In an extended analytical piece, Kevin O’Connor of The Ringer takes a look at how the Thunder‘s soon-to-be acquired point guard Dennis Schroder will fit with incumbent starter and All-Star Russell Westbrook in Oklahoma City’s backcourt.
Consistently ranked near the bottom of the league in passing metrics, Thunder head coach Billy Donovan has regularly spoke about how he wants better ball movement on offense. But, as Donovan admits, “There’s a balance between [giving the ball to your stars] and then trying to play faster with more ball and player movement.”
Enter Schroder, who can create against a defense with his quickness perhaps better than any other point guard the Thunder have had in recent years outside of Westbrook, including Reggie Jackson.
Only time will tell whether or not Westbrook and Schroder will be able to play together, but if they can, Donovan will be able to install more pace and ball-movement concepts featuring multiple ball handlers running the show, rather than relying on Westbrook alone, which should help the Thunder be less one-dimensional against the better Western Conference teams come playoff time.
There’s more from the Northwest Division:
- While the Trail Blazers may not have been able to bring in as much talent as they had hoped for during this summer’s free agency period in an effort to improve upon last season, Damian Lillard says that he’s ready and excited for the upcoming season and that he has a “deeper connection” with the city of Portland that goes beyond basketball, per Sean Meagher of The Oregonian.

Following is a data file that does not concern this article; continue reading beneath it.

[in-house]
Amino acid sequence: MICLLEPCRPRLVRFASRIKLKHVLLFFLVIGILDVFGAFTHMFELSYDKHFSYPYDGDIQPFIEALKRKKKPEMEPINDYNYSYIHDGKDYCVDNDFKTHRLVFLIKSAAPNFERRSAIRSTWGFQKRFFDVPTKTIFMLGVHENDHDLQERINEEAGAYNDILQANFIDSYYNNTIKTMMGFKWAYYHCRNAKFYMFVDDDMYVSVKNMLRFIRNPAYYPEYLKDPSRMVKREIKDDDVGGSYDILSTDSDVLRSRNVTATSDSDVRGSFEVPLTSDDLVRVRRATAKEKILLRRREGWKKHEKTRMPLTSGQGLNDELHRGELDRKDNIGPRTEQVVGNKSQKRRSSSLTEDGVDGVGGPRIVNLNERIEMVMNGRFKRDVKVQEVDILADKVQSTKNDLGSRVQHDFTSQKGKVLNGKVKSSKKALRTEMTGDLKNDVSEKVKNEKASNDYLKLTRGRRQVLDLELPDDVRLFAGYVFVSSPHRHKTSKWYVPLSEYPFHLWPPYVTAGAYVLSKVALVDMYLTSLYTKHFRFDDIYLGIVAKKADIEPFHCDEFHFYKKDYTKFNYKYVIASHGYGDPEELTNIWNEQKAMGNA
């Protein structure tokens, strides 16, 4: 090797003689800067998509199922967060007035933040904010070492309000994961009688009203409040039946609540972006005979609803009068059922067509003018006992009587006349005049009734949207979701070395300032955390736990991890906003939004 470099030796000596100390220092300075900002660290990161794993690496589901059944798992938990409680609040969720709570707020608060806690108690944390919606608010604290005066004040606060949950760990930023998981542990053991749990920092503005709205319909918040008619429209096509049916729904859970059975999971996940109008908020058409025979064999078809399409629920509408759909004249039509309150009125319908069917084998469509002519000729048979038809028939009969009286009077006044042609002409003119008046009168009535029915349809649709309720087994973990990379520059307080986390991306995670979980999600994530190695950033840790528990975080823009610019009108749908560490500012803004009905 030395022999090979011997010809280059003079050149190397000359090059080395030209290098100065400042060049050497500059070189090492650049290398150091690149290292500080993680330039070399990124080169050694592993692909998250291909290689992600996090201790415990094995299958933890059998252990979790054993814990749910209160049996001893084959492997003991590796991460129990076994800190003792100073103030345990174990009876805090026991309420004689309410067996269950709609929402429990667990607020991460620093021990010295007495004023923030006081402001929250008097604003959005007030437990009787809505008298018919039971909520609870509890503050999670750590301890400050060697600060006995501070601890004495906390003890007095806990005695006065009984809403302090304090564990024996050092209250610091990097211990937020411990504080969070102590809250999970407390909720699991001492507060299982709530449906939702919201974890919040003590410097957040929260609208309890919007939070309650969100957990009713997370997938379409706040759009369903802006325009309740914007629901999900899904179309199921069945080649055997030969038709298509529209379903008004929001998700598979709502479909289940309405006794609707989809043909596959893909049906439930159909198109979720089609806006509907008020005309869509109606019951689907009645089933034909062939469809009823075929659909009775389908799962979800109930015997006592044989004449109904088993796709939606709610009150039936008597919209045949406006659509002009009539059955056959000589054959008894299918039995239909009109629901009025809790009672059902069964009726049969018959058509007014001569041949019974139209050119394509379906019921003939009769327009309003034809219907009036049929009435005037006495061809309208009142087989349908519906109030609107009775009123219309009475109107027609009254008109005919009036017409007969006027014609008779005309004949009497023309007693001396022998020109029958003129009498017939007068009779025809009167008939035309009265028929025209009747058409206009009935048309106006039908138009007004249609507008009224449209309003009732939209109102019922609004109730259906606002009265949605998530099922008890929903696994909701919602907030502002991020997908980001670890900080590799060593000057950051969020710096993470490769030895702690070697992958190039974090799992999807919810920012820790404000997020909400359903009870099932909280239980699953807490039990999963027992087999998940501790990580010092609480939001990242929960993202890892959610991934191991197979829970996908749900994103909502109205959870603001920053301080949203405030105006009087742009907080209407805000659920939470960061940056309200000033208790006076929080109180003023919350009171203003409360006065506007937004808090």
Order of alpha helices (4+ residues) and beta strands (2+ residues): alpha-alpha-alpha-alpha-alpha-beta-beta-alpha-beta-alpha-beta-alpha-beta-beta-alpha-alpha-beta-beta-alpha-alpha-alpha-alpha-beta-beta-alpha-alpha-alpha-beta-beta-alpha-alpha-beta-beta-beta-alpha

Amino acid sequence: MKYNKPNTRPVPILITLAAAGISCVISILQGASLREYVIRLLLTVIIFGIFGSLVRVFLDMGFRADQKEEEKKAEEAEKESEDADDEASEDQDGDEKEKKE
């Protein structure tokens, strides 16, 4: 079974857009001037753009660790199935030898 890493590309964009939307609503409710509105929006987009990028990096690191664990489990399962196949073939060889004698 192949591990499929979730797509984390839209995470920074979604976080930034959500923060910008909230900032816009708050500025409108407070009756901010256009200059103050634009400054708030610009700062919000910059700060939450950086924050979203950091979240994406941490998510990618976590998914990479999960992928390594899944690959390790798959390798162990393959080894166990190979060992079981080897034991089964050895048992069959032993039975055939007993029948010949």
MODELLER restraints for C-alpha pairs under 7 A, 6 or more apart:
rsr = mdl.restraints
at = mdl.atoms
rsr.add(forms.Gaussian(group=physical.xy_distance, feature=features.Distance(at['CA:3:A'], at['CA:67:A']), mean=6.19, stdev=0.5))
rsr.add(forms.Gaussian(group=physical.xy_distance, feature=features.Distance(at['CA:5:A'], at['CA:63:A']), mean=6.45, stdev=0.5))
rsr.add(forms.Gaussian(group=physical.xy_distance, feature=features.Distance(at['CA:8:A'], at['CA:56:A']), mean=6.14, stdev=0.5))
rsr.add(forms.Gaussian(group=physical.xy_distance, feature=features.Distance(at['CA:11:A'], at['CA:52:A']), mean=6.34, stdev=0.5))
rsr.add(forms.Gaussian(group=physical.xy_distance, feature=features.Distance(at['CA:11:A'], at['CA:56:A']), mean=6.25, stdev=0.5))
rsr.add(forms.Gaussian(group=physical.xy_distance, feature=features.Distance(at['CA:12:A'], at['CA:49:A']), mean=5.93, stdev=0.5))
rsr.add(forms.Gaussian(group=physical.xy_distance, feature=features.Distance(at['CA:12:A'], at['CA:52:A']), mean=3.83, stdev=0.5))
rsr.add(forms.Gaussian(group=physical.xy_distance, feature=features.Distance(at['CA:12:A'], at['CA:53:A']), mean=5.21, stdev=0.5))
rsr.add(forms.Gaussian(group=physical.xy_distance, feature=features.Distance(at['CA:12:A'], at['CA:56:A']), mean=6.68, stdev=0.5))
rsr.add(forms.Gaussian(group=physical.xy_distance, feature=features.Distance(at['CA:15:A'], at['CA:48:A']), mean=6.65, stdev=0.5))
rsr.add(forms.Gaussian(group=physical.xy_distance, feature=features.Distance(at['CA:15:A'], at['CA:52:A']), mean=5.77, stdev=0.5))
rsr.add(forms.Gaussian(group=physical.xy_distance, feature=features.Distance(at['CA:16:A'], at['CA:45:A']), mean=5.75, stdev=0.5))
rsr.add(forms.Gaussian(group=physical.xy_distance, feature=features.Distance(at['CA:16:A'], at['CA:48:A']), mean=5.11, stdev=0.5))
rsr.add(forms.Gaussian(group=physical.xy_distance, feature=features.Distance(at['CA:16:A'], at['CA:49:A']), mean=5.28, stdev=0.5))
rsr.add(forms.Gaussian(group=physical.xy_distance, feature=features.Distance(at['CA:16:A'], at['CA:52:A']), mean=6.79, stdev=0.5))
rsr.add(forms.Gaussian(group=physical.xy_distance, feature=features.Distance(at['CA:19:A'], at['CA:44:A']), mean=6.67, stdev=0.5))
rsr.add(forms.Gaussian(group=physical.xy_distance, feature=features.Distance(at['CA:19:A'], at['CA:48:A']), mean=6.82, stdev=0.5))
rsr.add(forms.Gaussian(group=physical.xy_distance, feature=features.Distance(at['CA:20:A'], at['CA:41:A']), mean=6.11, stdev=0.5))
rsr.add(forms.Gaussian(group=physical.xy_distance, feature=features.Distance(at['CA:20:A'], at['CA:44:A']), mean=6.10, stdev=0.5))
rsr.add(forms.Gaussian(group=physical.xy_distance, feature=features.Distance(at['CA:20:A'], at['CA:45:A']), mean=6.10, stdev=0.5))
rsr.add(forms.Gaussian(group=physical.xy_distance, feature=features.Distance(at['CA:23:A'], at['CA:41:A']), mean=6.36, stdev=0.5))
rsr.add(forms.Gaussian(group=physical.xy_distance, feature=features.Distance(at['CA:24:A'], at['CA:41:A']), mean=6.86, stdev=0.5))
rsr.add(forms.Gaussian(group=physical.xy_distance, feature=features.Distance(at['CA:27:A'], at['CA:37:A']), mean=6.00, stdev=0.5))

- As part of a Wolves’ mailbag, Jon Krawczynski of The Athletic opines that although the relationship between Karl-Anthony Towns and the Timberwolves could obviously use some work right now, the opportunity for repair remains, as Towns likely would have cancelled his recent basketball camp in the Twin Cities had he already completely written off Minnesota as a long-term home.
- After struggling on-court to adjust to a new role and new teammates at the beginning of last season and coping off-court with the death of his mother from cancer, Jae Crowder finally feels at home with the Jazz, writes Tony Jones of The Salt Lake Tribune. “I’d be lying if I said it wasn’t difficult,” Crowder told The Tribune. “It was hard being thrown into the fire. But, from Day One, the locker room and my teammates [in Utah] were great. The coaching staff was great. … It helped build toughness.”